urday will start at 2:30. 'Tickets are
on sale daily at the theatre box
lPetrojt Armenian Club .§Cholar-j
ship: U~ndergraduate students 'of
Armenian parentage residing in the
rDetroit area 'who have earned 30
hours of college credit are eligible to
apply for the $100 scholarship' offered
for 1944-45 by the Detroit Armenian
Women's Club. Applications must be
made by May 15. For further details,
inquire of Dr. F. E. Robbins, 1021
Angell Hall.
Members of La Sociedad i4ispan-'
ica: The group picture for the Michi-
ganensian will be taken Sunday, Feb.
13, at 4:{10 p.mn. in Rm. 316 of the


Union. All -members are
to be present at that time.

Germian Departmental Librar3
Books are due VFeb. 10 regardless of
the due date stamped in fthe book.
CJhoral Union MIembers whose ree-
ords of attendance are clear, wire]
please call for their courtesas
tickets ,to the Mischa Zlman concert
between the hours o f 10 and 12, andc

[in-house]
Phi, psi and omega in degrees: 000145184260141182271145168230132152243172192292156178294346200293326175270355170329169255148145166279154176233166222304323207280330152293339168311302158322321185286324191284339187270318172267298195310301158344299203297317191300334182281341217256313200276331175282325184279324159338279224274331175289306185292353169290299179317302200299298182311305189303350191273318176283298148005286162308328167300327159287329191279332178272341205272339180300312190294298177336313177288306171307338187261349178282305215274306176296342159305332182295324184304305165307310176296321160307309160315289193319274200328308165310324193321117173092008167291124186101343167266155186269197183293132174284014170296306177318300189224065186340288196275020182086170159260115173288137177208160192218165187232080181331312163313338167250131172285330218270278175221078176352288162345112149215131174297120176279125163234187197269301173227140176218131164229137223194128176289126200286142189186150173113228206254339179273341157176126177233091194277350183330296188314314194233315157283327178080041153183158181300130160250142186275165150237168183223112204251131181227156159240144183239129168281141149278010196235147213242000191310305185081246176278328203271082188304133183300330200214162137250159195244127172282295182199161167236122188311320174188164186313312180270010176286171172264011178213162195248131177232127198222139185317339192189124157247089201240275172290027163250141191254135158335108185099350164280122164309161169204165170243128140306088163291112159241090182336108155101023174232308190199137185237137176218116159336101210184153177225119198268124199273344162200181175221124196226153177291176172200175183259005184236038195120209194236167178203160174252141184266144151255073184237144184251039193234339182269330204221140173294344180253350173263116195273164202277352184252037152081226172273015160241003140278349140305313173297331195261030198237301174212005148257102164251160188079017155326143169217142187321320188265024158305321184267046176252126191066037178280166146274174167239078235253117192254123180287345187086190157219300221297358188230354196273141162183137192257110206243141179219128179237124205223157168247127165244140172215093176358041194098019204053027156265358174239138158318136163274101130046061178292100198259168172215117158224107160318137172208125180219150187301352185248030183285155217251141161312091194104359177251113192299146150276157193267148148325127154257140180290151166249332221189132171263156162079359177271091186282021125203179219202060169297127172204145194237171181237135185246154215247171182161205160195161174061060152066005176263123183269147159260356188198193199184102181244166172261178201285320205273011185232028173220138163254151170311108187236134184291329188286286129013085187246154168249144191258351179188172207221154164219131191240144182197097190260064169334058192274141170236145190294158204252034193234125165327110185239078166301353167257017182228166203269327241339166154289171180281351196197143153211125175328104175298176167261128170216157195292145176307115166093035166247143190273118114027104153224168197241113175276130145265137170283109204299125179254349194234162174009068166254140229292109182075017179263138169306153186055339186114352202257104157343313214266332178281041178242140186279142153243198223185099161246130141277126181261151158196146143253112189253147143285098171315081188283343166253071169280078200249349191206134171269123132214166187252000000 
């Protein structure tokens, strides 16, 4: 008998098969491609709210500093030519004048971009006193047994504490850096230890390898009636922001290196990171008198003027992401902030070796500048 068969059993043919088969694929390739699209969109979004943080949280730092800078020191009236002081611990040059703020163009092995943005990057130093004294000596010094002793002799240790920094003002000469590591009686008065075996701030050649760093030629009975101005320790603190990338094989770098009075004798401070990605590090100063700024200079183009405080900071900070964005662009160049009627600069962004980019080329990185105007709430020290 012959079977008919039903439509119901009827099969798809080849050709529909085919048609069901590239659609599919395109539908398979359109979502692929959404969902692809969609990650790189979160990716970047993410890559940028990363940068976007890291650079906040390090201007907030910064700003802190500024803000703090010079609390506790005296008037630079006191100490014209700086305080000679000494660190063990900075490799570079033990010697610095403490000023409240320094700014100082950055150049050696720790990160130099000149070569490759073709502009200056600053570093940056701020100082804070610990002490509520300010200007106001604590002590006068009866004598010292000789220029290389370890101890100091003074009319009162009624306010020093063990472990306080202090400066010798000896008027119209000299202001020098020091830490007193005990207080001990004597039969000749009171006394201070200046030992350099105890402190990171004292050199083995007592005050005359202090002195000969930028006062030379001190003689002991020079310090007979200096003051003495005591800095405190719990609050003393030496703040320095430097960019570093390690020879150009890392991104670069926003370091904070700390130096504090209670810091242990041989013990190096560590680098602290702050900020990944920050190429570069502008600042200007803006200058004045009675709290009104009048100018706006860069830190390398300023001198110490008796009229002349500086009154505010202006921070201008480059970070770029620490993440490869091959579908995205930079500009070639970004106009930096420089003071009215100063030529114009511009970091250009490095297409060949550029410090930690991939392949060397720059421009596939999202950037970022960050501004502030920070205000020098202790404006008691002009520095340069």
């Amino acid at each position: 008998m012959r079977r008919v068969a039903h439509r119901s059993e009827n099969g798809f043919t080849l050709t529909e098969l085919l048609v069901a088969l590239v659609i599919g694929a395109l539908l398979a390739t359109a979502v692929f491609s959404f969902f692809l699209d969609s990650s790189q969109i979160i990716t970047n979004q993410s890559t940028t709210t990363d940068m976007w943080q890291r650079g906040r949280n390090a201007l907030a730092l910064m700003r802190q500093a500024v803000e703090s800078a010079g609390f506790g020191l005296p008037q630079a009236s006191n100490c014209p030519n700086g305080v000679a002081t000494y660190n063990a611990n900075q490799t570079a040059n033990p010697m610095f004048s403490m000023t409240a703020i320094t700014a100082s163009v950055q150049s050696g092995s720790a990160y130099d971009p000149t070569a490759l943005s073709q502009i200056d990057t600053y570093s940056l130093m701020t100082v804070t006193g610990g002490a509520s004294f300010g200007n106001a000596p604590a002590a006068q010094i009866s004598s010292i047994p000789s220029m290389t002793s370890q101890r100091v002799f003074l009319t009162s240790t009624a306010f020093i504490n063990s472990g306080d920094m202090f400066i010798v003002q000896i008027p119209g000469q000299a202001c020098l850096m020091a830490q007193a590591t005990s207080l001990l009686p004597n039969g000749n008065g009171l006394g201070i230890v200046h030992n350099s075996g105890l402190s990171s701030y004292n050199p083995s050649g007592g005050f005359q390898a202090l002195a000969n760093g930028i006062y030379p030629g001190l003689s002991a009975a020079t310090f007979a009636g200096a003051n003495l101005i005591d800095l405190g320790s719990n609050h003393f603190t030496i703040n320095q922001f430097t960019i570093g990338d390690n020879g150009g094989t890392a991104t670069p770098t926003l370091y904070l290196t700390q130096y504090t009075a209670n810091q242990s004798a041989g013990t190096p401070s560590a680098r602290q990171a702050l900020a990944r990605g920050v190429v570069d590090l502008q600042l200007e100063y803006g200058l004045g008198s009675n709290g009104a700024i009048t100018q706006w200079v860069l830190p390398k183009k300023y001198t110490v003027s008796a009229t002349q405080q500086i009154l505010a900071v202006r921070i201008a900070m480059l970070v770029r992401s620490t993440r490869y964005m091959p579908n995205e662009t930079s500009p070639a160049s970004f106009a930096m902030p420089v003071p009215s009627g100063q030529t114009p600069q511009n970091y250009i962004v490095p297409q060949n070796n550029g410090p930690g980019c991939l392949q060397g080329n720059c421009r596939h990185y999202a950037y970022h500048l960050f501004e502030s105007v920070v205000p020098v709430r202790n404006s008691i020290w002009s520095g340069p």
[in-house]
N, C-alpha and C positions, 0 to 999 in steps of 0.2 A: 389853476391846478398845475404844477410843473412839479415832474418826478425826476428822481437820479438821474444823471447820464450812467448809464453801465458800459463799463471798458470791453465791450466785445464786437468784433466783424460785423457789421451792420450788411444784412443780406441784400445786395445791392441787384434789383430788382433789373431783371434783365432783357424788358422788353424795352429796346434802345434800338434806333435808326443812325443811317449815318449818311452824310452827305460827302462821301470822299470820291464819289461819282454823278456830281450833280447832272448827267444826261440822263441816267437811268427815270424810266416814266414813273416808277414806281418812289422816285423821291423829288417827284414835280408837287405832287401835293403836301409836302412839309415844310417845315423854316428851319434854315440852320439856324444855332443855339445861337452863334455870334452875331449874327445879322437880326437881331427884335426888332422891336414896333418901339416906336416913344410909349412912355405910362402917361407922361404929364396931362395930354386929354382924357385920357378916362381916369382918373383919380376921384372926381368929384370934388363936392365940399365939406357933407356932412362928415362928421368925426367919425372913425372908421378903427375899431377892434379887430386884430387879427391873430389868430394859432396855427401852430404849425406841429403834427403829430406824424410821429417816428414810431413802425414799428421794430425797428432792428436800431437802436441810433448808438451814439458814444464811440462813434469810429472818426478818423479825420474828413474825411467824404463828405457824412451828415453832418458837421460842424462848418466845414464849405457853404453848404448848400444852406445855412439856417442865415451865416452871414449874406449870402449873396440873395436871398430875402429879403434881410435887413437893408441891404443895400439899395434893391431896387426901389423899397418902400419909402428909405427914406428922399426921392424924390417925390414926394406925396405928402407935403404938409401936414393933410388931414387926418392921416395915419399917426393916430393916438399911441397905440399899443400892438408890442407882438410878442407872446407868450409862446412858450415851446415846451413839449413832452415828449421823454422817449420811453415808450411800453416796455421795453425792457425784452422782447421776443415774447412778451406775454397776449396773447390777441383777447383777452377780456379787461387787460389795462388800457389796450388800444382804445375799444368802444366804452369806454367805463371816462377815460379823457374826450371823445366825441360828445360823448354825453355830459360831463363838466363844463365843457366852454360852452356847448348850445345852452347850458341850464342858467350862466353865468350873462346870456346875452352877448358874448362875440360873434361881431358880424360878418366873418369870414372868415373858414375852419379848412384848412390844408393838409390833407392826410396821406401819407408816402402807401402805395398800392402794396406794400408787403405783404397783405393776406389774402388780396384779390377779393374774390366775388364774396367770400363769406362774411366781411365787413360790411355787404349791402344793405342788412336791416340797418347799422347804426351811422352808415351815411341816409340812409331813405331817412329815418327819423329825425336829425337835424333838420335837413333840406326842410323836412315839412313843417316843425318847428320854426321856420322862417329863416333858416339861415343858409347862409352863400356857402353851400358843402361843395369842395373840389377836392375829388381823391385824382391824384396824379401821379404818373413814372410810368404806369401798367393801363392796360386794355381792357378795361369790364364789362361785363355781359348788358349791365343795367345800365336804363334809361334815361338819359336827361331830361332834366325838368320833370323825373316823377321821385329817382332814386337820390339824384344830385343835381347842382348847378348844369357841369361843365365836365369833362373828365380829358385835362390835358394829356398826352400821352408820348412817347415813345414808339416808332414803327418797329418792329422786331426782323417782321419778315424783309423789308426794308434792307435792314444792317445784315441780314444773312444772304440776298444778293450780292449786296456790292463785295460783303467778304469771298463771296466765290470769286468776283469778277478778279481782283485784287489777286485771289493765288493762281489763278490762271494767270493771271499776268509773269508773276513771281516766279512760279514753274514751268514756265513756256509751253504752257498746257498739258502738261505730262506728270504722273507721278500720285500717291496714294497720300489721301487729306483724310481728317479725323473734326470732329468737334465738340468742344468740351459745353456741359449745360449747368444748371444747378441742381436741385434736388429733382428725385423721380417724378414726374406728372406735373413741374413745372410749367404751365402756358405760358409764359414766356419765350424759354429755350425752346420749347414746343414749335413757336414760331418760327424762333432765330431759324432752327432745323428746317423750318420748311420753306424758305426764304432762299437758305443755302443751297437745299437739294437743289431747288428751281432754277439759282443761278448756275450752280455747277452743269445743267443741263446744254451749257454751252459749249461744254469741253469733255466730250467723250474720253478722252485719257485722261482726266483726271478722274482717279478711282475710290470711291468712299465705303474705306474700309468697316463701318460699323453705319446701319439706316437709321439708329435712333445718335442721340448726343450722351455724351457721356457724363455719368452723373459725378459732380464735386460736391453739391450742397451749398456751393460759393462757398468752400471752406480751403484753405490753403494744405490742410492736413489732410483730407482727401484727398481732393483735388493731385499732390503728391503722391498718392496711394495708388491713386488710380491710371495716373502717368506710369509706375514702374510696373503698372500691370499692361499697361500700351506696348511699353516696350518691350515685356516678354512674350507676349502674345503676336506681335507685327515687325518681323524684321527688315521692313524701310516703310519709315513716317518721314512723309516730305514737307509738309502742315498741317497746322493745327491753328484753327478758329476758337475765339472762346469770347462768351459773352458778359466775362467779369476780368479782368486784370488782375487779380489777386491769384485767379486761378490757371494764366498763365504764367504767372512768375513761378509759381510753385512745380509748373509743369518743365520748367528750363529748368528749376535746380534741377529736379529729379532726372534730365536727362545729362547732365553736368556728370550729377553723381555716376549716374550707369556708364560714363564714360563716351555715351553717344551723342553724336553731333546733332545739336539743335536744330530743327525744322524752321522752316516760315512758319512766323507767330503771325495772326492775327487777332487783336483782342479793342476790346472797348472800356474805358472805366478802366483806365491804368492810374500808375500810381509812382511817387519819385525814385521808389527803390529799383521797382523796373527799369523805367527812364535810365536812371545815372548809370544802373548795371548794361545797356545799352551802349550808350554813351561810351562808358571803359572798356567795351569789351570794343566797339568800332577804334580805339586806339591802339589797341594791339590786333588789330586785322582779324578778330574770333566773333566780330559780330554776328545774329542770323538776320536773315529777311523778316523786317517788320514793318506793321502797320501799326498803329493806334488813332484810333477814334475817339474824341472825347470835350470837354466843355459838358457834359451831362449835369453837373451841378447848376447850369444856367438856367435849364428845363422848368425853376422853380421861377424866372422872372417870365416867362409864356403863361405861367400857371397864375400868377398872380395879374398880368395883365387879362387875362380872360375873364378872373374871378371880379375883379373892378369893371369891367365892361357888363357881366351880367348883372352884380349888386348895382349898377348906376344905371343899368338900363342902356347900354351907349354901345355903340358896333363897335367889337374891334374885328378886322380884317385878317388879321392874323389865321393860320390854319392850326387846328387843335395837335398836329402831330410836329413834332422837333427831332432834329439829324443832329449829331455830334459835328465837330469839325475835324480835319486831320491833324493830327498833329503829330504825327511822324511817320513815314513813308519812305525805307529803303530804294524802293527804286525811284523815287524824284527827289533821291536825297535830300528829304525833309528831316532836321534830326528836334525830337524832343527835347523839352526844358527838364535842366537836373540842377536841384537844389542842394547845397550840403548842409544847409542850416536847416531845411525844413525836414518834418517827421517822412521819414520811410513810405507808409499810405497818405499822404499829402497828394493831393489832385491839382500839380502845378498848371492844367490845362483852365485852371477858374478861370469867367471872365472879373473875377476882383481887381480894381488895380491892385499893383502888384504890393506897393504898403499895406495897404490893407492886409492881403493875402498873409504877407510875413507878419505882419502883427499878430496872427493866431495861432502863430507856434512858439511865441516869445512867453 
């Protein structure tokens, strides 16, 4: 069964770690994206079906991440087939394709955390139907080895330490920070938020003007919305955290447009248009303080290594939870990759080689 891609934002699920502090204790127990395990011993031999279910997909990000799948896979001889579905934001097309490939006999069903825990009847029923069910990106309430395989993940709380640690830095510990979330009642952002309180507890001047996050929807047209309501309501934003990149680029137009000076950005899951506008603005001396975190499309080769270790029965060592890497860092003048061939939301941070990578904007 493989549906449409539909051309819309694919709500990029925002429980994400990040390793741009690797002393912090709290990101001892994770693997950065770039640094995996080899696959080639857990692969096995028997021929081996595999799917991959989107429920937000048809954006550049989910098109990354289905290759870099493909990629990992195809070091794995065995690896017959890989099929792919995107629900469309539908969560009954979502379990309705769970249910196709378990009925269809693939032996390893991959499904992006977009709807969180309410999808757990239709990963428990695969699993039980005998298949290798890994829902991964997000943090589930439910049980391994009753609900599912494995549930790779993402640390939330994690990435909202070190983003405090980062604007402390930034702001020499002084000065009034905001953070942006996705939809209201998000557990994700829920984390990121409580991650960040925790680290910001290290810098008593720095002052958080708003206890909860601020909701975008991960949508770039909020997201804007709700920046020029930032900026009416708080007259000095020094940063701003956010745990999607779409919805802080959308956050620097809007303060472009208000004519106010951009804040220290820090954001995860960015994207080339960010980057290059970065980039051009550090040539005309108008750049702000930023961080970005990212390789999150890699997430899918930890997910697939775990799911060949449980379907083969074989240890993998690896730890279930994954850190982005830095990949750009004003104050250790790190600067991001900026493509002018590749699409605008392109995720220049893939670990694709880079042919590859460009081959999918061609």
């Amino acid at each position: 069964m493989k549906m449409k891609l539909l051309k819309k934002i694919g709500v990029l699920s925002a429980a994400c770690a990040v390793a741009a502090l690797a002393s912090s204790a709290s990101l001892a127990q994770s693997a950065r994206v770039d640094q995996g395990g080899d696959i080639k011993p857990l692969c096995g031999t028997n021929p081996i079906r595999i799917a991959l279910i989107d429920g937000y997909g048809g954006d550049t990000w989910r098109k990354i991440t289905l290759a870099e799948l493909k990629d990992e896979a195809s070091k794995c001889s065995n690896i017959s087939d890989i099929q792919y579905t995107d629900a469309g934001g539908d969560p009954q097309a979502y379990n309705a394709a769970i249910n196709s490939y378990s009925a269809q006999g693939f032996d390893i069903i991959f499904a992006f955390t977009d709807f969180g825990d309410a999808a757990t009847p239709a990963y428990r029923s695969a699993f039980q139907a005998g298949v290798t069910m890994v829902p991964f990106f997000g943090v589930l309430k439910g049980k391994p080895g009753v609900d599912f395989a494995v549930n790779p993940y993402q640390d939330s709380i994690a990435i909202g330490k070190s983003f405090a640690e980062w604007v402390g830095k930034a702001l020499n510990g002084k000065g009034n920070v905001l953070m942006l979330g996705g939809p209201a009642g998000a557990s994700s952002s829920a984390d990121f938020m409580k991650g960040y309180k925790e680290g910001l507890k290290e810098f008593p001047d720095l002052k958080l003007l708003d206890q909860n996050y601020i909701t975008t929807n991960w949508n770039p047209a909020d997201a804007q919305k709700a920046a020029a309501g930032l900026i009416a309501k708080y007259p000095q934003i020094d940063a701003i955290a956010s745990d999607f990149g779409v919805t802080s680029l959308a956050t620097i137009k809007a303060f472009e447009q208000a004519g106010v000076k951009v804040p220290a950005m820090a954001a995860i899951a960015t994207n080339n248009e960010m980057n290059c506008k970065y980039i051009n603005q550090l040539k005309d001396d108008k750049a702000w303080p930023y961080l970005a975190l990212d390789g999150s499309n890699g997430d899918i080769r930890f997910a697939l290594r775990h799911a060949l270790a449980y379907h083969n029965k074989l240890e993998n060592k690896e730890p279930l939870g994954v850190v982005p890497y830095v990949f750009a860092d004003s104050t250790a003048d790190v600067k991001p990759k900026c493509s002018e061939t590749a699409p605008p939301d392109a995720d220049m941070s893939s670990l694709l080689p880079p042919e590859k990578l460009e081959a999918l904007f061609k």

1 and '4, on the clay of the concert.
Thursday, Feb. 10, at the offices ol
the University Musical Society ix
Burton Memorial Tower. After f our
o'clock nd tickets will be issued.
'1'he Departm~ent of GcologY Will
sponsor a lecture by 'Mlr. Carl 'C.
Addison of The Pure Oil Company,
Saginaw, on Academic Background
anid Personal Characteristics as Fac-
tors in the Advancement of the Ge-
ologist," today at 4 o'clock, Rm, 205,4,
Natural Science Building.
Alpha, ,mega Alpha Lecture. Dr.
Wafter C. Alvarez of the Mayo ,Clinic
will deliver' the annual initiation ,ad-
dre'ss of the Alpha Omega Al~pha
Medical Honor Society at 7:09,pm.,
Thursday, Feb. 17, in Kellogg Audi-
torium. The subject will 'be 'The
Art of Medicine."' The public is
!American Ch~emical Society: Dr. ,C.
F. Hi. Allen,~ of the Egstjan ,Kodak
Co., will speak on "Carbonyl Bridge
Compounds," under th e auspices ',qf
,the Chemical Society, on Monda.y,